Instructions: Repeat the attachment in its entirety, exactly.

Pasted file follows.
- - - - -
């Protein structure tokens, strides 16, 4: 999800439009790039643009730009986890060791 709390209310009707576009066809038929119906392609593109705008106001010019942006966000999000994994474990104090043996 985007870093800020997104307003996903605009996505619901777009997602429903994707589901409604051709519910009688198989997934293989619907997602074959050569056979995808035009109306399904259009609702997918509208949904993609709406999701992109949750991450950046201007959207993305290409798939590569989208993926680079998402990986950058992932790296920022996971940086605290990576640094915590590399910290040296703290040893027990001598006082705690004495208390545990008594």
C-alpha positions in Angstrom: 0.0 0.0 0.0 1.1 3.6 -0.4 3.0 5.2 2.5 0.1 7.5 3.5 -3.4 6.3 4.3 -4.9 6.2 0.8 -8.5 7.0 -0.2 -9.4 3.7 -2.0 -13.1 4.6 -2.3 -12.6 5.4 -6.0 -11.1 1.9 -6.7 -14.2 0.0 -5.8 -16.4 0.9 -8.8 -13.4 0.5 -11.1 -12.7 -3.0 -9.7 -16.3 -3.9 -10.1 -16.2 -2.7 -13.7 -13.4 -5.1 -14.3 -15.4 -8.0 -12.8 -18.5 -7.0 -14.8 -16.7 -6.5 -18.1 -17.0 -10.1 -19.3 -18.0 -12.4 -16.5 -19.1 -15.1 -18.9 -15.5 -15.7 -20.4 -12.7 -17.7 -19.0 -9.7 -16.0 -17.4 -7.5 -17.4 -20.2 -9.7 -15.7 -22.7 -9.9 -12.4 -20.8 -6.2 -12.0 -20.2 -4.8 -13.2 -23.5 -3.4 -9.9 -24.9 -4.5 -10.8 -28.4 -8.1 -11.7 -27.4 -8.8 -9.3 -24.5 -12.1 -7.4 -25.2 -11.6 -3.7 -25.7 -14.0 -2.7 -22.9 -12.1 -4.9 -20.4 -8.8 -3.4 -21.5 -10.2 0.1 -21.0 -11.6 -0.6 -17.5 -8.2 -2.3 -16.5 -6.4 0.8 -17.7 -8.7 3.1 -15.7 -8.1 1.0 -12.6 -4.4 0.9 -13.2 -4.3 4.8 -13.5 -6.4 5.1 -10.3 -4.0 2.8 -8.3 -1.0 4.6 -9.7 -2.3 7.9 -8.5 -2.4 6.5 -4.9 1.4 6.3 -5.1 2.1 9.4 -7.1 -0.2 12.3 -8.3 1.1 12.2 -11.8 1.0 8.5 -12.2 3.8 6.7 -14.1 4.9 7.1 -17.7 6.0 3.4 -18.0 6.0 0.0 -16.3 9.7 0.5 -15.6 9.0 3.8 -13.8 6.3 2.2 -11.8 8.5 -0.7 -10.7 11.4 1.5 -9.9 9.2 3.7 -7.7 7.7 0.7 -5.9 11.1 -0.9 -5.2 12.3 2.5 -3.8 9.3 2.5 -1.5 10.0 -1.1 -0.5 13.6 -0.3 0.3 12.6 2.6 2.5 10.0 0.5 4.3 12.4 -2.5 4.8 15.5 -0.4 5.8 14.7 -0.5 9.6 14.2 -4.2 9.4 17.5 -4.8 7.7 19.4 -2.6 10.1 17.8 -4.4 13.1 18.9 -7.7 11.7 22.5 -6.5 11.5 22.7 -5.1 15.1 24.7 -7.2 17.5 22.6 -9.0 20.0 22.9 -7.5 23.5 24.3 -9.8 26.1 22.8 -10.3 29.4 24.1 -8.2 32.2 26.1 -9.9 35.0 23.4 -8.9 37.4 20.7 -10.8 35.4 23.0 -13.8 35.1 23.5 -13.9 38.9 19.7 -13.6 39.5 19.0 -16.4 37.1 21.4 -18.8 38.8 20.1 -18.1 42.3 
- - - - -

């Protein structure tokens, strides 16, 4: 999800439009790039643009730009986890060791 709390209310009707576009066809038929119906392609593109705008106001010019942006966000999000994994474990104090043996 985007870093800020997104307003996903605009996505619901777009997602429903994707589901409604051709519910009688198989997934293989619907997602074959050569056979995808035009109306399904259009609702997918509208949904993609709406999701992109949750991450950046201007959207993305290409798939590569989208993926680079998402990986950058992932790296920022996971940086605290990576640094915590590399910290040296703290040893027990001598006082705690004495208390545990008594």
C-alpha positions in Angstrom: 0.0 0.0 0.0 1.1 3.6 -0.4 3.0 5.2 2.5 0.1 7.5 3.5 -3.4 6.3 4.3 -4.9 6.2 0.8 -8.5 7.0 -0.2 -9.4 3.7 -2.0 -13.1 4.6 -2.3 -12.6 5.4 -6.0 -11.1 1.9 -6.7 -14.2 0.0 -5.8 -16.4 0.9 -8.8 -13.4 0.5 -11.1 -12.7 -3.0 -9.7 -16.3 -3.9 -10.1 -16.2 -2.7 -13.7 -13.4 -5.1 -14.3 -15.4 -8.0 -12.8 -18.5 -7.0 -14.8 -16.7 -6.5 -18.1 -17.0 -10.1 -19.3 -18.0 -12.4 -16.5 -19.1 -15.1 -18.9 -15.5 -15.7 -20.4 -12.7 -17.7 -19.0 -9.7 -16.0 -17.4 -7.5 -17.4 -20.2 -9.7 -15.7 -22.7 -9.9 -12.4 -20.8 -6.2 -12.0 -20.2 -4.8 -13.2 -23.5 -3.4 -9.9 -24.9 -4.5 -10.8 -28.4 -8.1 -11.7 -27.4 -8.8 -9.3 -24.5 -12.1 -7.4 -25.2 -11.6 -3.7 -25.7 -14.0 -2.7 -22.9 -12.1 -4.9 -20.4 -8.8 -3.4 -21.5 -10.2 0.1 -21.0 -11.6 -0.6 -17.5 -8.2 -2.3 -16.5 -6.4 0.8 -17.7 -8.7 3.1 -15.7 -8.1 1.0 -12.6 -4.4 0.9 -13.2 -4.3 4.8 -13.5 -6.4 5.1 -10.3 -4.0 2.8 -8.3 -1.0 4.6 -9.7 -2.3 7.9 -8.5 -2.4 6.5 -4.9 1.4 6.3 -5.1 2.1 9.4 -7.1 -0.2 12.3 -8.3 1.1 12.2 -11.8 1.0 8.5 -12.2 3.8 6.7 -14.1 4.9 7.1 -17.7 6.0 3.4 -18.0 6.0 0.0 -16.3 9.7 0.5 -15.6 9.0 3.8 -13.8 6.3 2.2 -11.8 8.5 -0.7 -10.7 11.4 1.5 -9.9 9.2 3.7 -7.7 7.7 0.7 -5.9 11.1 -0.9 -5.2 12.3 2.5 -3.8 9.3 2.5 -1.5 10.0 -1.1 -0.5 13.6 -0.3 0.3 12.6 2.6 2.5 10.0 0.5 4.3 12.4 -2.5 4.8 15.5 -0.4 5.8 14.7 -0.5 9.6 14.2 -4.2 9.4 17.5 -4.8 7.7 19.4 -2.6 10.1 17.8 -4.4 13.1 18.9 -7.7 11.7 22.5 -6.5 11.5 22.7 -5.1 15.1 24.7 -7.2 17.5 22.6 -9.0 20.0 22.9 -7.5 23.5 24.3 -9.8 26.1 22.8 -10.3 29.4 24.1 -8.2 32.2 26.1 -9.9 35.0 23.4 -8.9 37.4 20.7 -10.8 35.4 23.0 -13.8 35.1 23.5 -13.9 38.9 19.7 -13.6 39.5 19.0 -16.4 37.1 21.4 -18.8 38.8 20.1 -18.1 42.3 